Economy not hurting sex, but health is
Seventy-nine percent of sexually active people responding to a survey said the financial downturn hasn’t hurt their sex lives, the U.S. survey indicates.
However, the nationally representative sample of 1,000 adults age 18-75, conducted by the Consumer Reports National Research Center in January, also says 81 percent of the respondents said they avoided or delayed sex with their partner in the past year. Fifty-three percent say they were too tired for sex and 49 percent say they felt too sick.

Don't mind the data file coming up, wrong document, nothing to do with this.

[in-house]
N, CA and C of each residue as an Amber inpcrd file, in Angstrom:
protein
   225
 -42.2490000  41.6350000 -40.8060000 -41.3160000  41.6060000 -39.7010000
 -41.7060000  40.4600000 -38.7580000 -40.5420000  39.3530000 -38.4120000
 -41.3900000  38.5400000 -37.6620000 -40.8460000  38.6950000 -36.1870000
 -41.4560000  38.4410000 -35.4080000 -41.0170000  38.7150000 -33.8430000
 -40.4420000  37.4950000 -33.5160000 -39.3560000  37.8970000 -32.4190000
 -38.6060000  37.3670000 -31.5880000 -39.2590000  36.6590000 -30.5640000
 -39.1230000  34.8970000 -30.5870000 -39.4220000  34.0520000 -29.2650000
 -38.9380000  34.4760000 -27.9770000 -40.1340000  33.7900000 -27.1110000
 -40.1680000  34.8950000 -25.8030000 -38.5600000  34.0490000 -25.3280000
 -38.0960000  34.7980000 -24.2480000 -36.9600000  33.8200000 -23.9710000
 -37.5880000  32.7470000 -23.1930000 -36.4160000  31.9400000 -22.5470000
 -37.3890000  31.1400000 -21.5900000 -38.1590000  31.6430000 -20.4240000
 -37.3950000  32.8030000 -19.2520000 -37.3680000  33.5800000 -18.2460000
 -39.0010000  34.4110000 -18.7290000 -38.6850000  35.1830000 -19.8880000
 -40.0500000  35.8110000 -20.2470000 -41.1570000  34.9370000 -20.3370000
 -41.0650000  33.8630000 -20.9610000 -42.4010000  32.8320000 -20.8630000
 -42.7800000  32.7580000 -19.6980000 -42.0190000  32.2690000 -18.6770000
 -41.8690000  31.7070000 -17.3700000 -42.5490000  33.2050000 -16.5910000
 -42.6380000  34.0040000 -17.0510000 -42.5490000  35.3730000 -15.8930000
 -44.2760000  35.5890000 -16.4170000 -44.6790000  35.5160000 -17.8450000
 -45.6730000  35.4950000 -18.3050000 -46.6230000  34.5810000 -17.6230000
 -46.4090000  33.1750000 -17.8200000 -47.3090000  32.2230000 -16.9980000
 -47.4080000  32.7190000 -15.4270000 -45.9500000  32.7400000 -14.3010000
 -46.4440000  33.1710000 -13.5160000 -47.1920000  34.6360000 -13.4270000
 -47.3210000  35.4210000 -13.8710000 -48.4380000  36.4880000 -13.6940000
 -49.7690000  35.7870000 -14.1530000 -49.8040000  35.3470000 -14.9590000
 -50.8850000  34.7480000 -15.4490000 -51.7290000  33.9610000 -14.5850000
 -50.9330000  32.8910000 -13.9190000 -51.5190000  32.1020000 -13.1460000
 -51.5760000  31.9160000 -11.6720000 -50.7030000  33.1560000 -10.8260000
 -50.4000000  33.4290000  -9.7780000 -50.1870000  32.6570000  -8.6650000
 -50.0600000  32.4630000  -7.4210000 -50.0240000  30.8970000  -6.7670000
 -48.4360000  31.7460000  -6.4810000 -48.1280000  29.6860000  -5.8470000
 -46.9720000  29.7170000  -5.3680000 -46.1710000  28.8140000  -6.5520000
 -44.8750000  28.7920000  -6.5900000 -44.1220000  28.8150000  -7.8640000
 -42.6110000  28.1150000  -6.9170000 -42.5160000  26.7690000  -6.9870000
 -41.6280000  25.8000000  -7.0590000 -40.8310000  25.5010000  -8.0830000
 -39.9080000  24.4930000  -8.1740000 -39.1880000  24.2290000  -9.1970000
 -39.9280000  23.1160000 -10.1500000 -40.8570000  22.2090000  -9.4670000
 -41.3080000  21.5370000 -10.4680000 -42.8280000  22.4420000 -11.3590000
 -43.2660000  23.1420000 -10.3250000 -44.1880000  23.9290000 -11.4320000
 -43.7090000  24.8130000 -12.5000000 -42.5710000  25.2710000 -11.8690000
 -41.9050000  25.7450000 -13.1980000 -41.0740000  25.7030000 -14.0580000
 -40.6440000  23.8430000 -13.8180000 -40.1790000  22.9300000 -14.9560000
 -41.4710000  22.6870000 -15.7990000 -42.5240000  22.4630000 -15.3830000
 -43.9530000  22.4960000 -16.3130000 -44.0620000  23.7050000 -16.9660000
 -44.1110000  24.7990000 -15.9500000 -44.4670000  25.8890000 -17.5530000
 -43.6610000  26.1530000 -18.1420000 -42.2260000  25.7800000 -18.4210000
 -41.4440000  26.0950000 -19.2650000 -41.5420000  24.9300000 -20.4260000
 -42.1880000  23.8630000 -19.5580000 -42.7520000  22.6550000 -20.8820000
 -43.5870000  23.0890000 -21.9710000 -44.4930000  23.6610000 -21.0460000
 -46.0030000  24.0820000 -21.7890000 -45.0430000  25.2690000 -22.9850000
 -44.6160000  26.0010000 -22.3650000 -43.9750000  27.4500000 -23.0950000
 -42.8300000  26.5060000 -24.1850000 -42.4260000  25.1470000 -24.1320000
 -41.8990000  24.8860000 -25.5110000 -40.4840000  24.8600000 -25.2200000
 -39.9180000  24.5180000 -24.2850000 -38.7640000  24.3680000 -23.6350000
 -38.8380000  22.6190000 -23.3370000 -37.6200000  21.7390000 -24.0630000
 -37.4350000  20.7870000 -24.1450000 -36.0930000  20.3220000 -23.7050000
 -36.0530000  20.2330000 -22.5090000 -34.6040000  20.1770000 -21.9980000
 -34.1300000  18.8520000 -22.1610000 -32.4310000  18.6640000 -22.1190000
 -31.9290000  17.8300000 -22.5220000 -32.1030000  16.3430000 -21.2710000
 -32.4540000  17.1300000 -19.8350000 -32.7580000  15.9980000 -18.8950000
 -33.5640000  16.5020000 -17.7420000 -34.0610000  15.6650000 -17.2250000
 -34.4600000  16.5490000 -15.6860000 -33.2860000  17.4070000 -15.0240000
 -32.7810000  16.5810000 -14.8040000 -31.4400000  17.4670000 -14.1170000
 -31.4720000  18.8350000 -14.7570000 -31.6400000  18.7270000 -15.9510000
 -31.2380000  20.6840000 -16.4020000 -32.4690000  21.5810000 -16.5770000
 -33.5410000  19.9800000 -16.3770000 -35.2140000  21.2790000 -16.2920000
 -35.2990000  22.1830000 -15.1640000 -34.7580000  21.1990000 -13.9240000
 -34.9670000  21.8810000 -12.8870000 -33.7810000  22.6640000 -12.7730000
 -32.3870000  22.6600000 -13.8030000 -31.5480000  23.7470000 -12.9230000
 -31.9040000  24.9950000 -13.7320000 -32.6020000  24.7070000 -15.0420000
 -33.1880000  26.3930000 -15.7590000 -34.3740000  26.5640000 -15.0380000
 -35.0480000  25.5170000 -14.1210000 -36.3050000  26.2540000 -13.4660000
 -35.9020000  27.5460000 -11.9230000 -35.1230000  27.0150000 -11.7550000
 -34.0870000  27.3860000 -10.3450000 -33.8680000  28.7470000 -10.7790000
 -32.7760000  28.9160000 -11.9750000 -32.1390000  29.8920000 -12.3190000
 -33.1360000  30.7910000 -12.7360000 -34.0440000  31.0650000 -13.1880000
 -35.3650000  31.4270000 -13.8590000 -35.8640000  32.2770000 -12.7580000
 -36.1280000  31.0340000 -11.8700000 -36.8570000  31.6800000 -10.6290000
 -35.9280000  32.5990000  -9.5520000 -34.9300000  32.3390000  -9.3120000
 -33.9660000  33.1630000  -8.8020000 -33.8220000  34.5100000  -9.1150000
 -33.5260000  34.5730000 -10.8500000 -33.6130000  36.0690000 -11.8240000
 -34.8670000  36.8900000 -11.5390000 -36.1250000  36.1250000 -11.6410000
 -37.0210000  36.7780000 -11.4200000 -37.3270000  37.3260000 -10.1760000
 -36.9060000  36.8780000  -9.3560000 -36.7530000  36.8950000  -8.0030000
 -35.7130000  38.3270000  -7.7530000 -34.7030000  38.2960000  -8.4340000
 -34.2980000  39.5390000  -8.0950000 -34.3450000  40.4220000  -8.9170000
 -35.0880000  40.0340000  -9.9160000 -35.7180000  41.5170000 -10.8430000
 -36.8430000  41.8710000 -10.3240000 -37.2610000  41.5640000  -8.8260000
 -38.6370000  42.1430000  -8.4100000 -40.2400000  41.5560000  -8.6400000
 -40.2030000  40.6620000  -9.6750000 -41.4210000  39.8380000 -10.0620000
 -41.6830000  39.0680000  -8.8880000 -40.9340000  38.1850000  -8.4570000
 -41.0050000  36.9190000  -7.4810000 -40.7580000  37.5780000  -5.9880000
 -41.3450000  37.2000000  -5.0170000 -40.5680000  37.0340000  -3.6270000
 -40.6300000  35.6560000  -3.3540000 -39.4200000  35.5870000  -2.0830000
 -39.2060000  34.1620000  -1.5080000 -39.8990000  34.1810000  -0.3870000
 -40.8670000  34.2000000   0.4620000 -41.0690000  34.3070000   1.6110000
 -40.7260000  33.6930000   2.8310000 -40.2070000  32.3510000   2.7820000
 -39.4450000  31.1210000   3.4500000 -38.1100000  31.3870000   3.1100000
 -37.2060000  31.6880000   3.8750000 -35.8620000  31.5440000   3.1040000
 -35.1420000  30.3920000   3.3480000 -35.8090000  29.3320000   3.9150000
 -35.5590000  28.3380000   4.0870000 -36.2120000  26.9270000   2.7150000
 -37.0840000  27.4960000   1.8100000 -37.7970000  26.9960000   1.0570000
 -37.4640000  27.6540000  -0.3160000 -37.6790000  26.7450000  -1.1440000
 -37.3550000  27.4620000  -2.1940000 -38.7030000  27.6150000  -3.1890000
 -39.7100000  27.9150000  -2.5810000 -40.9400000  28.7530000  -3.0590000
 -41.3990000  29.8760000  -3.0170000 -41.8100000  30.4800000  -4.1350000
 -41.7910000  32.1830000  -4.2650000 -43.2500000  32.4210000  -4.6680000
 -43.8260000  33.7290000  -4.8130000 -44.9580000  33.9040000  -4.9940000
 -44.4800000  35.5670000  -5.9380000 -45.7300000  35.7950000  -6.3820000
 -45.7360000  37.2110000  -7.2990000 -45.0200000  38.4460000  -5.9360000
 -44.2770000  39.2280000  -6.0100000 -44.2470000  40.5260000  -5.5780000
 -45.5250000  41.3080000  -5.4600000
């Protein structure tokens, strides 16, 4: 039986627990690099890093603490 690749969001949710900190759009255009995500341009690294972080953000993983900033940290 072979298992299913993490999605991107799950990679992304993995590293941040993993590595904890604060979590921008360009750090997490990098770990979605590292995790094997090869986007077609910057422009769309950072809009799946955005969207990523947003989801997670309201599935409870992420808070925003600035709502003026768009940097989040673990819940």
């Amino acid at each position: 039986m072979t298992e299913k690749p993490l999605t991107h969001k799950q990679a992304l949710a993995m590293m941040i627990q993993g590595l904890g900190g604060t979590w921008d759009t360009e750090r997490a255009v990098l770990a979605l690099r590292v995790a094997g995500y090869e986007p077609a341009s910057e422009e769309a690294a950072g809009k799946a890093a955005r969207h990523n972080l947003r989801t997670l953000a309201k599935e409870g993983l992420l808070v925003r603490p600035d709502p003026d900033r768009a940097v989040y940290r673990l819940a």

Nearly 60 percent of the men in the survey said they thought about sex at least once a day, compared with 19 percent of the women. Sixty-four percent of the men said sex is highly important to them vs. 47 percent of the women.
Taking care of children was a slightly more common excuse among women for not having sex — 34 percent vs. 27 percent among men, but 30 percent of men said work got in the way of sex, vs. 28 percent of women.
To make sure there is time for sex, some schedule it in advance. Nearly half of the respondents say they a schedule sex, with 7 percent saying they schedule sex using a calendar, smart phone or personal digital assistant.
No margin of error was reported.